©Scott Sheaffer, CDBC, CPDT-KA, USA Dog Behavior, LLC
It sounds so convenient. Just ship your dog to a dog training facility for two weeks and she’ll come back the dog you’ve always envisioned. If only it was that easy.
"Some of my professional peers manage reputable and competent board-and-train facilities. I have no problem whatsoever referring dog owners to them."
This concept is known as “board-and-train”. There are certainly good board-and-train dog trainers and dog training facilities; unfortunately, some use techniques and practices that make me, and should make you, uncomfortable.
I’ve provided a 12-point checklist below for you to consider before sending your dog to a board-and-train facility. These are presented in no particular order.
- Board-and-train facilities can charge in the thousands of dollars for training your dog. They can be very expensive. Dog trainers and dog behavior specialists typically charge a total of $300 - $1,000 to work one-on-one with a dog and owner at the owner’s home for a total of five sessions. Investigate what you are actually getting for your money.
- How much time are they going to give your dog? Are they going to work multiple hours a day with your dog or are they only going to work a few minutes a day and “cram” a day or two before you pick him up? Ask yourself; does your dog really need to be gone for two weeks to get this training?
- Remember, behind closed doors, no one cares for your dog more than you. Are you confident they will treat your dog humanely and properly in your absence?
- Any dog trainer or dog training school knows the quick-and-easy way to training results (or what looks like results) is through the use of aversive punishment such as shock collars, prong collars, etc. While this may be a time efficient technique for the board-and-train, it can cause all kinds of long-term behavior issues that revolve around fear. Ensure they only use positive reward training.
- Dog training is really people training. If a dog’s human family is not intimately involved in the training process, how can the family adequately reinforce what has been trained? A one-hour session with the owners after two weeks of boarding in order to “show what has been trained” is not enough. Ask what kind of “transfer-of-knowledge” training the facility provides.
- It’s common knowledge among dog behavior consultants and behaviorists that dog owners sometimes come to us for help after their dog has spent a stressful two weeks at a questionable board-and-train. Don’t just look at the marketing materials regarding a facility’s reputation; check multiple external sources.
- Larger board-and-train schools can employee part-time trainers who are relatively new to the business. Find out who will be training your dog and what his or her experience and dog training credentials are.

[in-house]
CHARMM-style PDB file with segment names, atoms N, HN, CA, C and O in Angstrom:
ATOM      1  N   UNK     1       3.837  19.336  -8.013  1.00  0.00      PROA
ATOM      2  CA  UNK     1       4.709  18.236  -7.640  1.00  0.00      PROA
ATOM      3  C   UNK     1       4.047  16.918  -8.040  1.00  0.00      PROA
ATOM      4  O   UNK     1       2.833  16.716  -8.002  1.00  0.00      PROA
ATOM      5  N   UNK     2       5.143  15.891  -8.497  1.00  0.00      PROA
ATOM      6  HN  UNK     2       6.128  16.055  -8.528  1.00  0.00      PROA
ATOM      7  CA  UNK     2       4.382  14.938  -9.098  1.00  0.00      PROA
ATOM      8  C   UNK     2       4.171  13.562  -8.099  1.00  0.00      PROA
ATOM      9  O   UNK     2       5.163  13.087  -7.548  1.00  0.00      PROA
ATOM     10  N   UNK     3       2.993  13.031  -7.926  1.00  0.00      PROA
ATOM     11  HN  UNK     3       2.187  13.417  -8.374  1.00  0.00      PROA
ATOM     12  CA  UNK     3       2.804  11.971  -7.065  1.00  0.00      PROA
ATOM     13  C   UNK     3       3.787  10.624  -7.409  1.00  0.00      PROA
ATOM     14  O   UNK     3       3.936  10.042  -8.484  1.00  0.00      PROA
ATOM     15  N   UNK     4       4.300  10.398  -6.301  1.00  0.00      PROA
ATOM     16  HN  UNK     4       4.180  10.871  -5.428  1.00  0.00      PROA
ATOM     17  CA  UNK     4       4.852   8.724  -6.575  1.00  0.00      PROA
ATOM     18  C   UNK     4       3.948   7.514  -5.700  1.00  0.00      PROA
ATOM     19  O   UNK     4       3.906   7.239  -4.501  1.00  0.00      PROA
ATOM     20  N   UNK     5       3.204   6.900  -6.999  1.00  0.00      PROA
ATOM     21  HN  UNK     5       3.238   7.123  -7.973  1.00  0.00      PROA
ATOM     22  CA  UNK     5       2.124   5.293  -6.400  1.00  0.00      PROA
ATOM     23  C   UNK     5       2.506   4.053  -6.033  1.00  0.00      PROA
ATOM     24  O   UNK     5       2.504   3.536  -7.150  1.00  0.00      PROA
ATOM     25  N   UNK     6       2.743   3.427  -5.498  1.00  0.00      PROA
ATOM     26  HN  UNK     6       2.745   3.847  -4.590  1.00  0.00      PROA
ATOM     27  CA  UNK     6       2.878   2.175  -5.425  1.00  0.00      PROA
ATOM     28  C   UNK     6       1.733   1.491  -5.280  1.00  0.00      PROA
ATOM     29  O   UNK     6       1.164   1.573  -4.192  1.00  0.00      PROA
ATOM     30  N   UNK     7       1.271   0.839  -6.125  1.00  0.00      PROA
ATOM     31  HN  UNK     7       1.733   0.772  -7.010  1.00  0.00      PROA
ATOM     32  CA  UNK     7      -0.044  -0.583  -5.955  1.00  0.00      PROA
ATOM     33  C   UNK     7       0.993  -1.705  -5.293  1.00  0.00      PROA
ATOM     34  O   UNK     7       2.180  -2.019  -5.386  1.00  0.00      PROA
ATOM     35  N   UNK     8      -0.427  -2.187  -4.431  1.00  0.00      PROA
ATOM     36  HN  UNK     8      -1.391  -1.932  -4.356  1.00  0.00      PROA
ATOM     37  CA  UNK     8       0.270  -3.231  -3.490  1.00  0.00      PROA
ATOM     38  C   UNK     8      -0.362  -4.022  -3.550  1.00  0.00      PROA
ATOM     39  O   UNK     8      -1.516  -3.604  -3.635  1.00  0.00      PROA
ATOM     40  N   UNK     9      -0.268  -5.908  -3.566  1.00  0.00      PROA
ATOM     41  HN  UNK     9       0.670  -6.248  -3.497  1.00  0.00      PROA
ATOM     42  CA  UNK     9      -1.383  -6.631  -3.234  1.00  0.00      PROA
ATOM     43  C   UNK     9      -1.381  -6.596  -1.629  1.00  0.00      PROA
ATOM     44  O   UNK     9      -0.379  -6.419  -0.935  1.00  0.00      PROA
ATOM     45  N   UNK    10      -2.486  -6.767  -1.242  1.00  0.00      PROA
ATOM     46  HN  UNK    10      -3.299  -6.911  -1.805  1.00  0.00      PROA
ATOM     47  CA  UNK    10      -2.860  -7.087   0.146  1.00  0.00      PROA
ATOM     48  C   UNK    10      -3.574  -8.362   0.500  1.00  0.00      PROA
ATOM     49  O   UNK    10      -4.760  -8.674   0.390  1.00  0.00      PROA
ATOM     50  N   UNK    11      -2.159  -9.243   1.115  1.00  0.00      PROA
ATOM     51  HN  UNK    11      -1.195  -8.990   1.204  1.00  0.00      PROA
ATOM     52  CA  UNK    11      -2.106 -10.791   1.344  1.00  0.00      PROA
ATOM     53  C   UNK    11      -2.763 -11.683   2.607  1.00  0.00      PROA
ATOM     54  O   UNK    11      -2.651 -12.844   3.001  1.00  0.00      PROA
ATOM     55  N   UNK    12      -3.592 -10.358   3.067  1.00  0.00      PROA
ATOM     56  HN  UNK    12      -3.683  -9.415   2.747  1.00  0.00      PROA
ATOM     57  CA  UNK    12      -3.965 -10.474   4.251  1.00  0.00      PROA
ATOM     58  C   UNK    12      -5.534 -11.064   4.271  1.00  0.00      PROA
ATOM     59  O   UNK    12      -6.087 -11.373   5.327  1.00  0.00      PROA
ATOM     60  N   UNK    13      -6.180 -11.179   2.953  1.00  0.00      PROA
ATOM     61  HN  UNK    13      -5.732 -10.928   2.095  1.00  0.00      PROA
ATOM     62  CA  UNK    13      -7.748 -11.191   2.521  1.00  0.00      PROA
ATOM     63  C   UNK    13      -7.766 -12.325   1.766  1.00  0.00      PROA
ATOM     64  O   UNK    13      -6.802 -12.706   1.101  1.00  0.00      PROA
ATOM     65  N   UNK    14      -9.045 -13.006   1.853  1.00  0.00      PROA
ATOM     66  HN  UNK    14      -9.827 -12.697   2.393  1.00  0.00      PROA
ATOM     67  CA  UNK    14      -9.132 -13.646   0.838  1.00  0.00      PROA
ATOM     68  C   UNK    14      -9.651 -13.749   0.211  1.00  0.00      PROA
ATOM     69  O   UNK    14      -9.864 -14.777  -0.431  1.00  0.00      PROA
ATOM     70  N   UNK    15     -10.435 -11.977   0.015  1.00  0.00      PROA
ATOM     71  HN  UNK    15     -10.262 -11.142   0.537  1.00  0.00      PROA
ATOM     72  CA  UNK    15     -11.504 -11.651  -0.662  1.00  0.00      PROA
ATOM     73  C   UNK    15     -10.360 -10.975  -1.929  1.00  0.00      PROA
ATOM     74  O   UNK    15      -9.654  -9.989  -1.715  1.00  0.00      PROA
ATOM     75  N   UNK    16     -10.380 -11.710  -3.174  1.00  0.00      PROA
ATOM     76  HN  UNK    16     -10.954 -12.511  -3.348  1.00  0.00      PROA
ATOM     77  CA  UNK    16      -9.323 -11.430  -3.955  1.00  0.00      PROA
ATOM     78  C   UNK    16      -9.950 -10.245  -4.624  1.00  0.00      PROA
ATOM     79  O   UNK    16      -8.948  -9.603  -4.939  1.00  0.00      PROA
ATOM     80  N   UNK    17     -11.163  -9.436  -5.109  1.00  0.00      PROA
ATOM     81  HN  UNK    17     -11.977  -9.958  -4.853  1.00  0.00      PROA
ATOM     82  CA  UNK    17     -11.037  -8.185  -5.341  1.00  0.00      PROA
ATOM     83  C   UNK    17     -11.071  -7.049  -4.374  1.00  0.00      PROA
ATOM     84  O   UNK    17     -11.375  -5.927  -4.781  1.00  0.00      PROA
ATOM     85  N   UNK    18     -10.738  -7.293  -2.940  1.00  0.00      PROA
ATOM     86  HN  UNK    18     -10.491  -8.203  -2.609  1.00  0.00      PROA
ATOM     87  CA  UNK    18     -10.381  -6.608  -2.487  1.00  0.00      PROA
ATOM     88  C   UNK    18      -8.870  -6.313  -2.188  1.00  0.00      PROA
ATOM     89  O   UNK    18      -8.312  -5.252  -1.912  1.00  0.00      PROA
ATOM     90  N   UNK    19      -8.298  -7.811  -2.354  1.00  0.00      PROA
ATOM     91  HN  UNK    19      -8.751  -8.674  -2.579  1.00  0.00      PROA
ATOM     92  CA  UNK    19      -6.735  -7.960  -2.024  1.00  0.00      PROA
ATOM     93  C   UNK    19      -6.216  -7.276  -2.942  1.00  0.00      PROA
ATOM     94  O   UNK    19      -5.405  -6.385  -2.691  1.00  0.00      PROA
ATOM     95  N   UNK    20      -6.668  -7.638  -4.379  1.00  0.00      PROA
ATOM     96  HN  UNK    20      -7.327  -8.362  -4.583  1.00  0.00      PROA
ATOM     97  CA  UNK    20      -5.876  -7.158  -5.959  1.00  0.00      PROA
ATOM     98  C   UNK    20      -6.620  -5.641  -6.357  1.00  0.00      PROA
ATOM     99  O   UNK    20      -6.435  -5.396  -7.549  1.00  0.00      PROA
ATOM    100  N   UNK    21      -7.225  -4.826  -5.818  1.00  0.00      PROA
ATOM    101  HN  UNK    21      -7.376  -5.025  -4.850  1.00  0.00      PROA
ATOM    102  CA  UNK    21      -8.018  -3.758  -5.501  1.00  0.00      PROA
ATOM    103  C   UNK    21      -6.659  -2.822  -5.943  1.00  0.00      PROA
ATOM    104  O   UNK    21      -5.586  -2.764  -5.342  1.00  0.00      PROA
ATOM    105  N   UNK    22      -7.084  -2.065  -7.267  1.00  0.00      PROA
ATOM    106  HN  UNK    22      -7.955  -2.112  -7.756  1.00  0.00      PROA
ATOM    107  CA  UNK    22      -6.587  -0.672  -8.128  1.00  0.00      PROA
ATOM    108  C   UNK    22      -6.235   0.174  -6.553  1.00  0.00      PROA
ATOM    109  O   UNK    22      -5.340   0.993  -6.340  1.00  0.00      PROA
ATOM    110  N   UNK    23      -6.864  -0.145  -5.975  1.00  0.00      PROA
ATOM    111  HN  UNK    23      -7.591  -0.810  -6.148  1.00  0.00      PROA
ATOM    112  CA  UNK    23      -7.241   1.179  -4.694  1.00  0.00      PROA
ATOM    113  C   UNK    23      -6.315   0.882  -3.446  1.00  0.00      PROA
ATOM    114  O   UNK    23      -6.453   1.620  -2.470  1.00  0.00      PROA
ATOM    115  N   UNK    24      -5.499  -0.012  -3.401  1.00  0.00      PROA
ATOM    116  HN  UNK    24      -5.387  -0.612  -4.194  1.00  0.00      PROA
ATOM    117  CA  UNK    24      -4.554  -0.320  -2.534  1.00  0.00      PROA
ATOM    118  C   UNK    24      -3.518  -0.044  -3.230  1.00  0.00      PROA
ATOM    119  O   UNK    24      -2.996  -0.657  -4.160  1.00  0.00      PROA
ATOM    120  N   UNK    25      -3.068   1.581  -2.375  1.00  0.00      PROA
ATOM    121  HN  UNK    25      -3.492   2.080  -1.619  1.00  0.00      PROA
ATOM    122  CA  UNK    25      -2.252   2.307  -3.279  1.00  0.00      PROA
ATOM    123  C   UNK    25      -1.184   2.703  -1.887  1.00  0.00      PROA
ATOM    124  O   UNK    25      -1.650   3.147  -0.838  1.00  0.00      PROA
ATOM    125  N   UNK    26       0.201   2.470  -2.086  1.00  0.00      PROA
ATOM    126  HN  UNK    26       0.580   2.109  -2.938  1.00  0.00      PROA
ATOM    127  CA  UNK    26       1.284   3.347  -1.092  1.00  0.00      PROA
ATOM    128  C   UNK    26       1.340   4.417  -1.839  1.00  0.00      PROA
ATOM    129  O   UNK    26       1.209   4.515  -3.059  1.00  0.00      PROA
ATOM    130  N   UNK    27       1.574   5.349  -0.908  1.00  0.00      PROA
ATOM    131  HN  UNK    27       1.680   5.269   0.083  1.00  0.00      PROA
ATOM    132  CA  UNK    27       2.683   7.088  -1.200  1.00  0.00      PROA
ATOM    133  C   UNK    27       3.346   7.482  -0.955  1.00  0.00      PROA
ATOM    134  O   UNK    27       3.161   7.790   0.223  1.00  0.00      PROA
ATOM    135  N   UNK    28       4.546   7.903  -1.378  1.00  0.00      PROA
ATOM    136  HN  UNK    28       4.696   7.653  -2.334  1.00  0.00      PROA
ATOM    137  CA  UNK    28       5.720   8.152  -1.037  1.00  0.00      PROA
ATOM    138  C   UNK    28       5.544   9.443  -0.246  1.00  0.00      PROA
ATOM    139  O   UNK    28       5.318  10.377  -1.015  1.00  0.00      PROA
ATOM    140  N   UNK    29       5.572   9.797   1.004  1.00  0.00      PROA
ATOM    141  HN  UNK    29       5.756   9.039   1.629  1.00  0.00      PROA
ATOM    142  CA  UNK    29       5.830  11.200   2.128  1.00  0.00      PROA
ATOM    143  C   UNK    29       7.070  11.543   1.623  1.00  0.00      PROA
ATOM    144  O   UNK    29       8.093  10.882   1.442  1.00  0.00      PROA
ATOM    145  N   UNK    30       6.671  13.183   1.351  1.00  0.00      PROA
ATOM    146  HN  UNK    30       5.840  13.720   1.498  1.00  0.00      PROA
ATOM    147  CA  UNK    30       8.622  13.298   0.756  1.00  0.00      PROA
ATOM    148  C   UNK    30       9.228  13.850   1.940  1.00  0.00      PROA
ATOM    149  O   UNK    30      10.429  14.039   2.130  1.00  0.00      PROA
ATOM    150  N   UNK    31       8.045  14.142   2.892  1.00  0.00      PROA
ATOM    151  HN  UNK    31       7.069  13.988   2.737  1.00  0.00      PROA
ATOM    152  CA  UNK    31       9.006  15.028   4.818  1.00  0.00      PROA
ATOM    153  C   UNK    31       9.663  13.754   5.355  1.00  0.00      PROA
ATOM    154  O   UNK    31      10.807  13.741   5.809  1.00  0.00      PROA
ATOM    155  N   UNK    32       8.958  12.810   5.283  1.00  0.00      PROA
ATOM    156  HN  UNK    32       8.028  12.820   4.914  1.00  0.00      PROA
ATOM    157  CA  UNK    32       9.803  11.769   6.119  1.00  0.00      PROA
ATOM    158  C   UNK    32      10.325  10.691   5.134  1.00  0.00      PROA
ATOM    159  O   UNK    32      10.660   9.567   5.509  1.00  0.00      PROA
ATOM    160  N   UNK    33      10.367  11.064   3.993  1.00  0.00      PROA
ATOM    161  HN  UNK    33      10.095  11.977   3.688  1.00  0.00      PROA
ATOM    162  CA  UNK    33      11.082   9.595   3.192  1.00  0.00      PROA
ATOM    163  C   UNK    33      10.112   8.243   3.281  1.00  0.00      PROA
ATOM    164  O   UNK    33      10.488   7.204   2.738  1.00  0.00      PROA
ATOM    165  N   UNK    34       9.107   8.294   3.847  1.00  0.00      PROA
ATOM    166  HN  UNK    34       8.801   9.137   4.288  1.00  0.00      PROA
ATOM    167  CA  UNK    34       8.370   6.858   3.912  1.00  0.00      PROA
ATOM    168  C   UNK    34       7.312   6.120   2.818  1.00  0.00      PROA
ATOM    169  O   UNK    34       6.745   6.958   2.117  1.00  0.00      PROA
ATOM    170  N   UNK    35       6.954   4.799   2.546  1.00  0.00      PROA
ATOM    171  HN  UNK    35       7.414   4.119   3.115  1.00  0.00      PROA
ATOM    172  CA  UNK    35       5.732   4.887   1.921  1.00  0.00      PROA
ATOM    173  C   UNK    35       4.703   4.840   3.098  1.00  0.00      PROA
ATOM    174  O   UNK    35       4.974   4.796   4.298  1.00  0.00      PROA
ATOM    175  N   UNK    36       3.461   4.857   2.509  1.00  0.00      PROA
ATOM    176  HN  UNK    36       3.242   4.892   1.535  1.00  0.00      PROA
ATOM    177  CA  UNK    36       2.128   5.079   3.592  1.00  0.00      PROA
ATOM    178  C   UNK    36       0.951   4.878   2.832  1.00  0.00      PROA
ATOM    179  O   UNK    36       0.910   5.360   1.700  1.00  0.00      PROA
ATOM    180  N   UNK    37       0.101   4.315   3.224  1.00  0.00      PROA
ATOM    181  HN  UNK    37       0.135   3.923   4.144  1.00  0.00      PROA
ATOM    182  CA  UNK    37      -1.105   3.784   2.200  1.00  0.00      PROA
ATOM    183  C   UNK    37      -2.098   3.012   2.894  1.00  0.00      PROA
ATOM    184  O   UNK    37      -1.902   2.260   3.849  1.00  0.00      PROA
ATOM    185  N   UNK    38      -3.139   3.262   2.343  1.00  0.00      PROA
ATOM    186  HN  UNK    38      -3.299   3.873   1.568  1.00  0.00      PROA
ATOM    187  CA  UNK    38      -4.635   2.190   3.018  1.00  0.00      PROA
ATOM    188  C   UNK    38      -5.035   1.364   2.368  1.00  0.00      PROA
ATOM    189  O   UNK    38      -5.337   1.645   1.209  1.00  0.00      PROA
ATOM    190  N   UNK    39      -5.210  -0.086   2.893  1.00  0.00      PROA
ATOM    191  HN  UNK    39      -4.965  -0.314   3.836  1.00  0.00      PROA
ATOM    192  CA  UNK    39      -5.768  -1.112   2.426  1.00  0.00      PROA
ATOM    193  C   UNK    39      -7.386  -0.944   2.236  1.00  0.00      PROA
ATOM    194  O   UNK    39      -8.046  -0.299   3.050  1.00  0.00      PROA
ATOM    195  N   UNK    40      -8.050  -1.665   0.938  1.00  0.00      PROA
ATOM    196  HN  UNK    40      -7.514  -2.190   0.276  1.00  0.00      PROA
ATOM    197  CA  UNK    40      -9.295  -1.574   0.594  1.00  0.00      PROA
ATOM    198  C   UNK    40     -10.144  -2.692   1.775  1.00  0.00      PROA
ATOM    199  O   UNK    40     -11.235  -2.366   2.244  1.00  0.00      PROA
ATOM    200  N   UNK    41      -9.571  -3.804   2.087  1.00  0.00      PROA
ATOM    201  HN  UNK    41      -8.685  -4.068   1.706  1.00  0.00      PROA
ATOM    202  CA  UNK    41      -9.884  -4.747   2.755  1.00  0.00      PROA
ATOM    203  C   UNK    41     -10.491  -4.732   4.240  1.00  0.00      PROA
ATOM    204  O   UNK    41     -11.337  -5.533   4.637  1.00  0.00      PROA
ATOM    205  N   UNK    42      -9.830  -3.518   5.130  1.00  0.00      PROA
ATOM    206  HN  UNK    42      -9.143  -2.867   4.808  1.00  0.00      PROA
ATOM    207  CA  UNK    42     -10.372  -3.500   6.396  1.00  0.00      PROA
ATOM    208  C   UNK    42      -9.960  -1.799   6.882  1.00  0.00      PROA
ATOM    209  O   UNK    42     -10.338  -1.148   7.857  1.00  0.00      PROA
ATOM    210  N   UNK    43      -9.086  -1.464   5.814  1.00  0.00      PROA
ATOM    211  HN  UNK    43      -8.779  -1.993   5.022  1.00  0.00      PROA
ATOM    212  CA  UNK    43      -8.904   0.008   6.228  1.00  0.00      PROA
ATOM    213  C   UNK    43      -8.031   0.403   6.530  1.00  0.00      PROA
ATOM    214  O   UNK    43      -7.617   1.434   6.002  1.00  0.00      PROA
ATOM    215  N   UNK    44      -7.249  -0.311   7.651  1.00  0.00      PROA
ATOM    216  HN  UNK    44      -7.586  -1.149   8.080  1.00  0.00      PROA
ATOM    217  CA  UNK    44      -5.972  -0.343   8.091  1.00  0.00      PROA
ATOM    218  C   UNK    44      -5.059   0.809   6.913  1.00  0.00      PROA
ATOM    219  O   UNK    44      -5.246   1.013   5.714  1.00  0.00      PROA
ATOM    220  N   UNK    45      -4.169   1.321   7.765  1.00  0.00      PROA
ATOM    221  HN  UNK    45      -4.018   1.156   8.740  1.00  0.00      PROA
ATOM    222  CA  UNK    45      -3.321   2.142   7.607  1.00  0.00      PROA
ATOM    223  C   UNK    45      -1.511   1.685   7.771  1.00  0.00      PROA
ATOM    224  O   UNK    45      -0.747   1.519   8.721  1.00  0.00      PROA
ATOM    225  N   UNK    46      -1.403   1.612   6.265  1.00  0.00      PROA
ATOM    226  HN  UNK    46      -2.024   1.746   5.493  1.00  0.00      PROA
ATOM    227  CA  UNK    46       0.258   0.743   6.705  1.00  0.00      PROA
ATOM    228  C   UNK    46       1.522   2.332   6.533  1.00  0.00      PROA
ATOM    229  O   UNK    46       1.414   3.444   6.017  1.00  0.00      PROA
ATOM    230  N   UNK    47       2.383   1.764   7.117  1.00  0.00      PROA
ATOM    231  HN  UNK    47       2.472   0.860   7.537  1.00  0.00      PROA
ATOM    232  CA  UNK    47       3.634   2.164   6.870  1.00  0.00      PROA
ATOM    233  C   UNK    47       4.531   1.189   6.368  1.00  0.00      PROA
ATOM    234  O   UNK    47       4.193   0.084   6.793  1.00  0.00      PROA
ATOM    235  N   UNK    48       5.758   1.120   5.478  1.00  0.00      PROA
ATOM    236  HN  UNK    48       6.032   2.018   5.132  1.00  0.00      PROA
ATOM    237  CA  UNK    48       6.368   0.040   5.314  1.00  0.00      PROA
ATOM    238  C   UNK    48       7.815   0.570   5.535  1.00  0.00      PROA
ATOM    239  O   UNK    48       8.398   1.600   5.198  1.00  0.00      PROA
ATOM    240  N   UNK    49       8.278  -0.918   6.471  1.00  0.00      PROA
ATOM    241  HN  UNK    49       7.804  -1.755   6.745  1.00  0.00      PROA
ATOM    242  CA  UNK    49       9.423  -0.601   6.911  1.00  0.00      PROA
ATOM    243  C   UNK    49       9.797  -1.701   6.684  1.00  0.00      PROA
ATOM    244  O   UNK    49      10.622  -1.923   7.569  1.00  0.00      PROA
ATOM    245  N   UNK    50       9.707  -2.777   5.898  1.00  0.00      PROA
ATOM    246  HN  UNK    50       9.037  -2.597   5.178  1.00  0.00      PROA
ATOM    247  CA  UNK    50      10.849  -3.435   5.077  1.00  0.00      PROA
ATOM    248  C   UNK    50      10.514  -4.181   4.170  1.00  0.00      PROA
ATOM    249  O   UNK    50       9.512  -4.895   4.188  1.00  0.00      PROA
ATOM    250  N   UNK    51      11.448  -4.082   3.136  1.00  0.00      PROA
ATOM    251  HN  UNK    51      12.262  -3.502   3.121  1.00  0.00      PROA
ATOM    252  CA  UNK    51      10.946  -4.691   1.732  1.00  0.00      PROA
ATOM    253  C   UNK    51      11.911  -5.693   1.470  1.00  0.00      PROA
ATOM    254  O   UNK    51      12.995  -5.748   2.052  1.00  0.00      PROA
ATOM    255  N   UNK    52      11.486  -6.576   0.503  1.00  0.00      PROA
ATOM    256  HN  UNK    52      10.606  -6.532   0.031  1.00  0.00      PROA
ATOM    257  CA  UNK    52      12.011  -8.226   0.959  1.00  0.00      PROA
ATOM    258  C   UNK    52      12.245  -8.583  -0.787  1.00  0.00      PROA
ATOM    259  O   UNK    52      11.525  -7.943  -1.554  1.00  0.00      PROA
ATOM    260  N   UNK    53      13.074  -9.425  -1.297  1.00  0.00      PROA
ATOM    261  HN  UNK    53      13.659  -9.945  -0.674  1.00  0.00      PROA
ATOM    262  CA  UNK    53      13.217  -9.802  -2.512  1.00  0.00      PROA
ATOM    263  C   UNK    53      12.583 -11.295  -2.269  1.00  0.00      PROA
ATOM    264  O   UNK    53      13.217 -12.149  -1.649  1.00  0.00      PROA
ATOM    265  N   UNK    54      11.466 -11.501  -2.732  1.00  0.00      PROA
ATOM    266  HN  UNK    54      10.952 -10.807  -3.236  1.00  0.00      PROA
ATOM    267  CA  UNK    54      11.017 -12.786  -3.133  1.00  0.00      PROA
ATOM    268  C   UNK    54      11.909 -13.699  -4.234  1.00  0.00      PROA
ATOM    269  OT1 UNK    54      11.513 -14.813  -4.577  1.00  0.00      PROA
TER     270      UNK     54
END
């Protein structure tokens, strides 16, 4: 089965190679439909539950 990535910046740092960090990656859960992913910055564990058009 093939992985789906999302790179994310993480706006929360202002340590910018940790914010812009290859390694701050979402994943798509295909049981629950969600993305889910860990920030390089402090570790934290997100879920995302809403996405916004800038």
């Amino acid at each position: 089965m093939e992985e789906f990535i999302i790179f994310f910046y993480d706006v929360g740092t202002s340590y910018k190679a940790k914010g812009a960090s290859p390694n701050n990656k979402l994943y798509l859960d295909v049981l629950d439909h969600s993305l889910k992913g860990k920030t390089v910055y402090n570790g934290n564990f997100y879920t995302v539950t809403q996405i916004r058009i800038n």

- Buying a puppy from a dog breeder? Be extremely careful if they offer to keep your new puppy an additional few weeks for training (i.e., board-and-train) before you pick up the new bundle. This is not the best way to train a puppy and can cause the young puppy to miss important social interaction periods with the public that are needed for behavioral development – just missing two weeks can be detrimental. Find out why the breeder offers these services and why he or she is recommending this. These additional services can be extraordinarily, and unnecessarily, expensive too.
- For dogs dealing with separation anxiety, aggression and fear issues, taking the dog out of the home can introduce anxiety into the training process that works against positive progress. Ask how they will recognize and deal with this issue.
- Generalization is a term used by dog trainers to indicate that a dog will perform certain behaviors in multiple contexts. For example, a dog that has generalized the “sit” cue will perform it in multiple locations and for anyone who asks the dog to sit. Your dog may learn to heel when walked by Sally at the board-and-train but has no idea what you are talking about when you ask for the same thing when you are walking your dog. Board-and-trains frequently video their training sessions. They do this to prove that your dog has learned a specific cue so you can’t claim they didn’t teach your dog this cue when your dog gives you a deer-in-headlights look. Inquire as to what they do to ensure that learned behaviors are generalized.
- It’s possible that your dog could spend 22+ hours per day in a crate or kennel when at a board-and-train. Investigate what they do with your dog when not actively training.
- It’s one thing for board-and-train facilities to train dog obedience. It’s another for them to take on significant behavior cases such as separation anxiety and aggression. For example, some forms of separation anxiety simply can't be treated properly at a board-and-train facility. Many of these facilities just don’t have the trained personnel to take on these cases. Using shock collars, for example, to treat these kinds of cases almost always makes things worse. All too often, owners bring me their dogs to clean up the behavioral mess created after two weeks of this. Investigate who in their facility has the proper canine behavior experience and certifications before turning your dog over to them for these kinds of issues.
Are there good board-and-trains? Yes. Some of my professional peers manage reputable and competent board-and-train facilities. I have no problem whatsoever referring dog owners to them.
However, before you send your dog away for training, please do your homework.